Saudi Arabia’s direct ownership of Canadian companies is relatively limited, but three years ago the Kingdom bought an agricultural icon.
In 2015, the state-owned Saudi Agricultural and Livestock Investment Co. (SALIC) invested $250-million in the Canadian Wheat Board through a company called G3 Global Grain Group, a partnership with U.S. agriculture company Bunge Ltd. The Saudis quickly increased their stake in the partnership that owns the grain company, now called G3 Canada Ltd., to 75 per cent, with Bunge holding the remainder.
The Saudi government instructed overseas asset managers to sell off Canadian equities, bonds and cash holdings, the Financial Times reported on Wednesday, citing unnamed sources. It’s unclear whether a major private investment such as SALIC’s G3 stake would be a target of the Saudi move. Representatives from G3 could not be reached for comment on Wednesday.
Brett Malkoske, G3’s vice-president of business development, said on Tuesday it was “business as usual” at the Winnipeg-based grain company, and there are no changes to the company’s business. “Obviously, it’s a developing story but we continue to do what we do.” Mr. Malkoske said the company is “independent” and sells to markets around the world.
The Saudi agricultural fund and Bunge did not respond to interview requests.
The federal government revoked the wheat board’s monopoly on Western wheat and barley in 2012, allowing such major grain companies as Richardson International, Viterra Inc. and Cargill Ltd. to compete for farmer’s crops.
The Saudi investment in the wheat board was seen as strategic for a desert Kingdom that relies on imports for most of its food supply and has banned the sowing of crops that require irrigation.
“They are very conscious of food security. I think this was a strategic investment to buy into the Canadian grain handling system,” said Jeff Nielsen, a farmer in Olds, Alta., and president of the Grain Growers of Canada.
G3 has since built a network of grain elevators and terminals, and is poised to open a new facility in the Port of Vancouver, a gateway to Asian buyers. Grain ships sailing the Great Lakes bear its name and carry Canadian crops down the St. Lawrence River for transfer to ocean-going freighters bound for Europe and Africa.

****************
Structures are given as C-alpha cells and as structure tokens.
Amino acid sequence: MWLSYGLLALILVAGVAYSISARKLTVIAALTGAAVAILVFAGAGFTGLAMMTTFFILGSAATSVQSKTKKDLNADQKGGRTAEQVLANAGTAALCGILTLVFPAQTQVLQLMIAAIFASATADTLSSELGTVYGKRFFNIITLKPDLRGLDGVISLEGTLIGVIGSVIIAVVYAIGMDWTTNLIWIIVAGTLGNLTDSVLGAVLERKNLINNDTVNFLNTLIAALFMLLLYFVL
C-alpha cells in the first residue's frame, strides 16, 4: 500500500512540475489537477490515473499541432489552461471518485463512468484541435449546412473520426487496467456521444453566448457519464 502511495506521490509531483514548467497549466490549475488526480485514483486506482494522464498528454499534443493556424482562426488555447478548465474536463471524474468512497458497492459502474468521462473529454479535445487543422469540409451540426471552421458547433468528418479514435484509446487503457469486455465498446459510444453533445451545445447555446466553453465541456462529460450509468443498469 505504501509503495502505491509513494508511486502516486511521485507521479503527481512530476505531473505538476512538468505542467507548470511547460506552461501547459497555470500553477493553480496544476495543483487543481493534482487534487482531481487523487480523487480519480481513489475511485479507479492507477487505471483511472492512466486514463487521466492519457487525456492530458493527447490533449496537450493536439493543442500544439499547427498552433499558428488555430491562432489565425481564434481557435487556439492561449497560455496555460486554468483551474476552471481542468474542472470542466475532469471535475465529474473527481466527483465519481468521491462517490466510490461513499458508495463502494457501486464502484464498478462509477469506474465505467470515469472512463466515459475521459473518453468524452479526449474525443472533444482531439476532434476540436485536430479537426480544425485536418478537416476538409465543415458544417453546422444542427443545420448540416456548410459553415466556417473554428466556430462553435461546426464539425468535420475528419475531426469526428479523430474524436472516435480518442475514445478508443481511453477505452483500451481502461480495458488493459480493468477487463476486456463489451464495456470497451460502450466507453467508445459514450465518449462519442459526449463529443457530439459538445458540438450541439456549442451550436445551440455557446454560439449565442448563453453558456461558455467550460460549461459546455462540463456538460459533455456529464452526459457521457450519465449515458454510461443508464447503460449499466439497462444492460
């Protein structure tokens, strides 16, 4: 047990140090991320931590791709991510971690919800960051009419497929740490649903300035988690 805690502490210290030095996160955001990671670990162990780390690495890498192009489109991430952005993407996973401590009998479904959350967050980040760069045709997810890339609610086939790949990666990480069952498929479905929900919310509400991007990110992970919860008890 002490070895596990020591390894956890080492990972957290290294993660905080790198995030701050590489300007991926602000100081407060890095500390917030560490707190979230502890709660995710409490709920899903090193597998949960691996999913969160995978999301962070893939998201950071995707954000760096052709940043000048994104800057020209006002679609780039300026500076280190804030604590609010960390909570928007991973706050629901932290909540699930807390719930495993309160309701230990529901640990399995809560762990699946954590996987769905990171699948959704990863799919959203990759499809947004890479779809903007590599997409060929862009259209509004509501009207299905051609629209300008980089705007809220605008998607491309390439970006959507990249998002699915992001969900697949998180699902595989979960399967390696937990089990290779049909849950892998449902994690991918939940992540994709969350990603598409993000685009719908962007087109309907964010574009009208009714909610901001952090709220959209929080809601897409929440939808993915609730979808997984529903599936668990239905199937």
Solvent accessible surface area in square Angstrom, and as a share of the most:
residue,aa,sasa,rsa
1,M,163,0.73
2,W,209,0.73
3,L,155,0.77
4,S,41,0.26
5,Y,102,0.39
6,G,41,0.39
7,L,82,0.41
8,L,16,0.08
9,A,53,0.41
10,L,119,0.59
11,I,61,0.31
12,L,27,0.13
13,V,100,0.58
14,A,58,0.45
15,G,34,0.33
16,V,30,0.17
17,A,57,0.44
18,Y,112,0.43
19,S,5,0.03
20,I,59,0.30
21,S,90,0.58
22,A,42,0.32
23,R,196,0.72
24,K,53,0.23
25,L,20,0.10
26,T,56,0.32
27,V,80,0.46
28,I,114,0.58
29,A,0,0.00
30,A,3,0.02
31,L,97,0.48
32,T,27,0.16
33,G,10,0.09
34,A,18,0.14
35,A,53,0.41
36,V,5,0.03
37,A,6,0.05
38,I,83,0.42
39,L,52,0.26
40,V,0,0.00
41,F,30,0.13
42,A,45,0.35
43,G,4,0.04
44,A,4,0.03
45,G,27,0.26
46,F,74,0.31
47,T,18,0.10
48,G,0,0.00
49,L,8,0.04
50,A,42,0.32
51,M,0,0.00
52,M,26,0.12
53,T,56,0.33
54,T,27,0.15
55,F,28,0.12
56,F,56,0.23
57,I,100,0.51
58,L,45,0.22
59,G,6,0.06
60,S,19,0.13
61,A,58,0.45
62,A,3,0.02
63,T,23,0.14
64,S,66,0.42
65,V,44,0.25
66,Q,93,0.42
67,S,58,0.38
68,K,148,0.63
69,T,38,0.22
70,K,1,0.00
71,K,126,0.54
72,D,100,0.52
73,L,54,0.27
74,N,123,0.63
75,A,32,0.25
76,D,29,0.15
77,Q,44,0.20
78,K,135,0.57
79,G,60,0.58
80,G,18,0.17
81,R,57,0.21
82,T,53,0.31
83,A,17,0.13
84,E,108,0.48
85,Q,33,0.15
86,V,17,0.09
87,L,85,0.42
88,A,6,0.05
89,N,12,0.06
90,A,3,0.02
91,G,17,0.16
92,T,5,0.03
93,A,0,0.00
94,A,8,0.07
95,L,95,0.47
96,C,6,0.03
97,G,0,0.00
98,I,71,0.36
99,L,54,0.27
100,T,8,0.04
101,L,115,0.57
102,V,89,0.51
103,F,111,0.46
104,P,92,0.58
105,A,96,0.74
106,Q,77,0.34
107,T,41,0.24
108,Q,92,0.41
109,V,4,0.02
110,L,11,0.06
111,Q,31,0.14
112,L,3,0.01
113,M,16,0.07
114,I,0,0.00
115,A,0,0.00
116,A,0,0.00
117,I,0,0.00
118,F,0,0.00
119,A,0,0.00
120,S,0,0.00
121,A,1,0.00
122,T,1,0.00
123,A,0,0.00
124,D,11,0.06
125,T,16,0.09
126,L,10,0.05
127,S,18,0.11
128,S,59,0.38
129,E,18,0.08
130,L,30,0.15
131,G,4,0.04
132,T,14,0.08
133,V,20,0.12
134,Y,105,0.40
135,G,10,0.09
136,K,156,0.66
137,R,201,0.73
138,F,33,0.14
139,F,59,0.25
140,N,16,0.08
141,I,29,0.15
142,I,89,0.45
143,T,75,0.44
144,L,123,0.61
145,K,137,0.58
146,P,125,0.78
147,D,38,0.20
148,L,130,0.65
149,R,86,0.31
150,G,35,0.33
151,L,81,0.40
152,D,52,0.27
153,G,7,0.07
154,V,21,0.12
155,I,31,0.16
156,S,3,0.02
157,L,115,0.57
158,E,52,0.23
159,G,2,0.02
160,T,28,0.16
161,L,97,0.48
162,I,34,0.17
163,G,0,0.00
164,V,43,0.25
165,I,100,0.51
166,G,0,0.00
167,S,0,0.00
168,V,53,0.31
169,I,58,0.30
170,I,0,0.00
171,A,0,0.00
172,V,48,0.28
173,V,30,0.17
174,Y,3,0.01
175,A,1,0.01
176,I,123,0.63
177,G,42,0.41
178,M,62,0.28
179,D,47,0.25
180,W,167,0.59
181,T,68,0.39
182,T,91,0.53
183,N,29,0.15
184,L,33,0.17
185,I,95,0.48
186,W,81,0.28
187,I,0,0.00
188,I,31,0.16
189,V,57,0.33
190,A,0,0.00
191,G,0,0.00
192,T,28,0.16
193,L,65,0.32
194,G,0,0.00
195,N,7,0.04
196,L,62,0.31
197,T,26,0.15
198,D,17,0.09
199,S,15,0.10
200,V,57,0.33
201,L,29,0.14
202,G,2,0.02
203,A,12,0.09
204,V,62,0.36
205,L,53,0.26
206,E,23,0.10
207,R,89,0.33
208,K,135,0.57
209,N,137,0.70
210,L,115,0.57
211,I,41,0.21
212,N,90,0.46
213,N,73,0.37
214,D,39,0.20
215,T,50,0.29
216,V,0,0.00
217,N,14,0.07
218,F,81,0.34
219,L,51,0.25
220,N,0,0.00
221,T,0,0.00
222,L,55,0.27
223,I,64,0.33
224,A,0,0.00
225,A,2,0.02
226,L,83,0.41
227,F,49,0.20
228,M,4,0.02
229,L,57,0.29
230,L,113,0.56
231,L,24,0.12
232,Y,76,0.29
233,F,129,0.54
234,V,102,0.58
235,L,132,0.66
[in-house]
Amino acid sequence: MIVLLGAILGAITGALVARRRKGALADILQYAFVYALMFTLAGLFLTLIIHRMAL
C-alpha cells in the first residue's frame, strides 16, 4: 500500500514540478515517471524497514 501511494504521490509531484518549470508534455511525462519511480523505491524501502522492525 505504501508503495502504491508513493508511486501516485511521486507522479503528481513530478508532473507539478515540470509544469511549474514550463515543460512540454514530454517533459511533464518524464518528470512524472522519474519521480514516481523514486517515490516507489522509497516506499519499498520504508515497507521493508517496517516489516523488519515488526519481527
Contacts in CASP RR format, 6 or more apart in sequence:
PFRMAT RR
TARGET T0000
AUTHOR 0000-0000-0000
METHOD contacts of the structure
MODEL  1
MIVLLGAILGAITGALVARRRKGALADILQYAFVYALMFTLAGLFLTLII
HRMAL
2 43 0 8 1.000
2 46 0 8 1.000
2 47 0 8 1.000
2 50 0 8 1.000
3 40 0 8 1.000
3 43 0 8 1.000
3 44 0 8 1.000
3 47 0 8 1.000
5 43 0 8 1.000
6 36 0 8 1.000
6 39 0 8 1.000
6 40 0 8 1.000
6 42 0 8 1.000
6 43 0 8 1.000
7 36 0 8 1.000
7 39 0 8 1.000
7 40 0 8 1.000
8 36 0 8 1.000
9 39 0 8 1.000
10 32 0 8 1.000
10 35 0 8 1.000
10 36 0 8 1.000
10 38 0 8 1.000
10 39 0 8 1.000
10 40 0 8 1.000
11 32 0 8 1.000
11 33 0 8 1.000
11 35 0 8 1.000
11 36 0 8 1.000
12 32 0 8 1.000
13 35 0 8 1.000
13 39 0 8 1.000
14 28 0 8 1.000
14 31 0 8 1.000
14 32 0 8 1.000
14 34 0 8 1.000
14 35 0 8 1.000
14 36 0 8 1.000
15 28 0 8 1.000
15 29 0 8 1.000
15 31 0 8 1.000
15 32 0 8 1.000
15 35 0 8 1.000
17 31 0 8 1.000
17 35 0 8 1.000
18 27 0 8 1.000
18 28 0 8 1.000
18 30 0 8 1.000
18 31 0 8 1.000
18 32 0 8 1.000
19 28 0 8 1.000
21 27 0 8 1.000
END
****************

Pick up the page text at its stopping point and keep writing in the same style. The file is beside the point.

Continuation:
Grain companies do not name their buyers, but Canadian and Saudi government data show Saudi Arabia is rarely among those destinations.
Saudi Arabia purchased 66,000 tonnes of Canadian wheat in 2017, enough to fill one Panamax-sized freighter. Barley sales were 132,000 tonnes. Between January and May of 2018, no Canadian field crops made their way to Saudi Arabia, according to Statistics Canada, which covers all Canadian sources. By comparison, Canada exported a total of 14.7 million tonnes of wheat and 1.3 million tonnes of barley in 2017, government data show.
Mr. Nielsen said Saudi Arabia used to be a significant buyer of barley as camel feed, but purchases of Canadian wheat and barley have plunged as the Black Sea region has boosted its harvests. “Feed grain is a lot closer to home and a lot cheaper,” he said.
G3 has become an “essential” grain buyer in parts of Western Canada, and the company’s construction of large, efficient terminals are important in boosting the efficiency of the grain supply chain, Mr. Nielsen said, adding Saudis’ quest for food supplies means “they will be back into the Canadian market at some point in time.”
In 2018, Saudi wheat purchases are expected to reach 3.5 million tonnes. The state-owned grain buyer, Saudi Grains Organization, recently said it is sourcing its third wheat tender of the year from five companies: Archer Daniels Midland Co., Glencore Agriculture BV, Cargill International, Kufco of Switzerland and Aacorudu of Lithuania.